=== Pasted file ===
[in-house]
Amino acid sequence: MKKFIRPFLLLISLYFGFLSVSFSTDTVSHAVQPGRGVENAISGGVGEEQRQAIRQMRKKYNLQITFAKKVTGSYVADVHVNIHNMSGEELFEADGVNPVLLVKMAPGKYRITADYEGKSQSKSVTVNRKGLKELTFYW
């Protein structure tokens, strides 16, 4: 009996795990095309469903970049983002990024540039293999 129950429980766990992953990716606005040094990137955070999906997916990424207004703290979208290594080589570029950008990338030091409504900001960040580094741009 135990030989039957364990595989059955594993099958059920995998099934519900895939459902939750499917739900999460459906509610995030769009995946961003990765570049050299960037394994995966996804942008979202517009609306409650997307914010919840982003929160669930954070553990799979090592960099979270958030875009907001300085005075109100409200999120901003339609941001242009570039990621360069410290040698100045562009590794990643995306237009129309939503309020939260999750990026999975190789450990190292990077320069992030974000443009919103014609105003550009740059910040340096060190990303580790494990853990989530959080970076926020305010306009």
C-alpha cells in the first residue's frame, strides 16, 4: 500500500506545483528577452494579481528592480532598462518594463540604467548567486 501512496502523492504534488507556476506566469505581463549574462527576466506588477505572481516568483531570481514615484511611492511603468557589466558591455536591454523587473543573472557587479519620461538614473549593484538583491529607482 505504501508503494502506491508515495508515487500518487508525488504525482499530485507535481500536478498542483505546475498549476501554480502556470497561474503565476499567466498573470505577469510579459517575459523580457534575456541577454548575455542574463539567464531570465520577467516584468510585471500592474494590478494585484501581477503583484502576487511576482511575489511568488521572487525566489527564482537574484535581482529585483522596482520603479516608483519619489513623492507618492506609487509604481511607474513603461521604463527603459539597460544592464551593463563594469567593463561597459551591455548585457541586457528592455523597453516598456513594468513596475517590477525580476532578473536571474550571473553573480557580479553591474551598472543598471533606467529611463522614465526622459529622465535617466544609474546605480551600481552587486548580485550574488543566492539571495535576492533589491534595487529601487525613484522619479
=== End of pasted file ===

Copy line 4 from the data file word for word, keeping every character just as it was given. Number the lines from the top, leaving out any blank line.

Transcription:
C-alpha cells in the first residue's frame, strides 16, 4: 500500500506545483528577452494579481528592480532598462518594463540604467548567486 501512496502523492504534488507556476506566469505581463549574462527576466506588477505572481516568483531570481514615484511611492511603468557589466558591455536591454523587473543573472557587479519620461538614473549593484538583491529607482 505504501508503494502506491508515495508515487500518487508525488504525482499530485507535481500536478498542483505546475498549476501554480502556470497561474503565476499567466498573470505577469510579459517575459523580457534575456541577454548575455542574463539567464531570465520577467516584468510585471500592474494590478494585484501581477503583484502576487511576482511575489511568488521572487525566489527564482537574484535581482529585483522596482520603479516608483519619489513623492507618492506609487509604481511607474513603461521604463527603459539597460544592464551593463563594469567593463561597459551591455548585457541586457528592455523597453516598456513594468513596475517590477525580476532578473536571474550571473553573480557580479553591474551598472543598471533606467529611463522614465526622459529622465535617466544609474546605480551600481552587486548580485550574488543566492539571495535576492533589491534595487529601487525613484522619479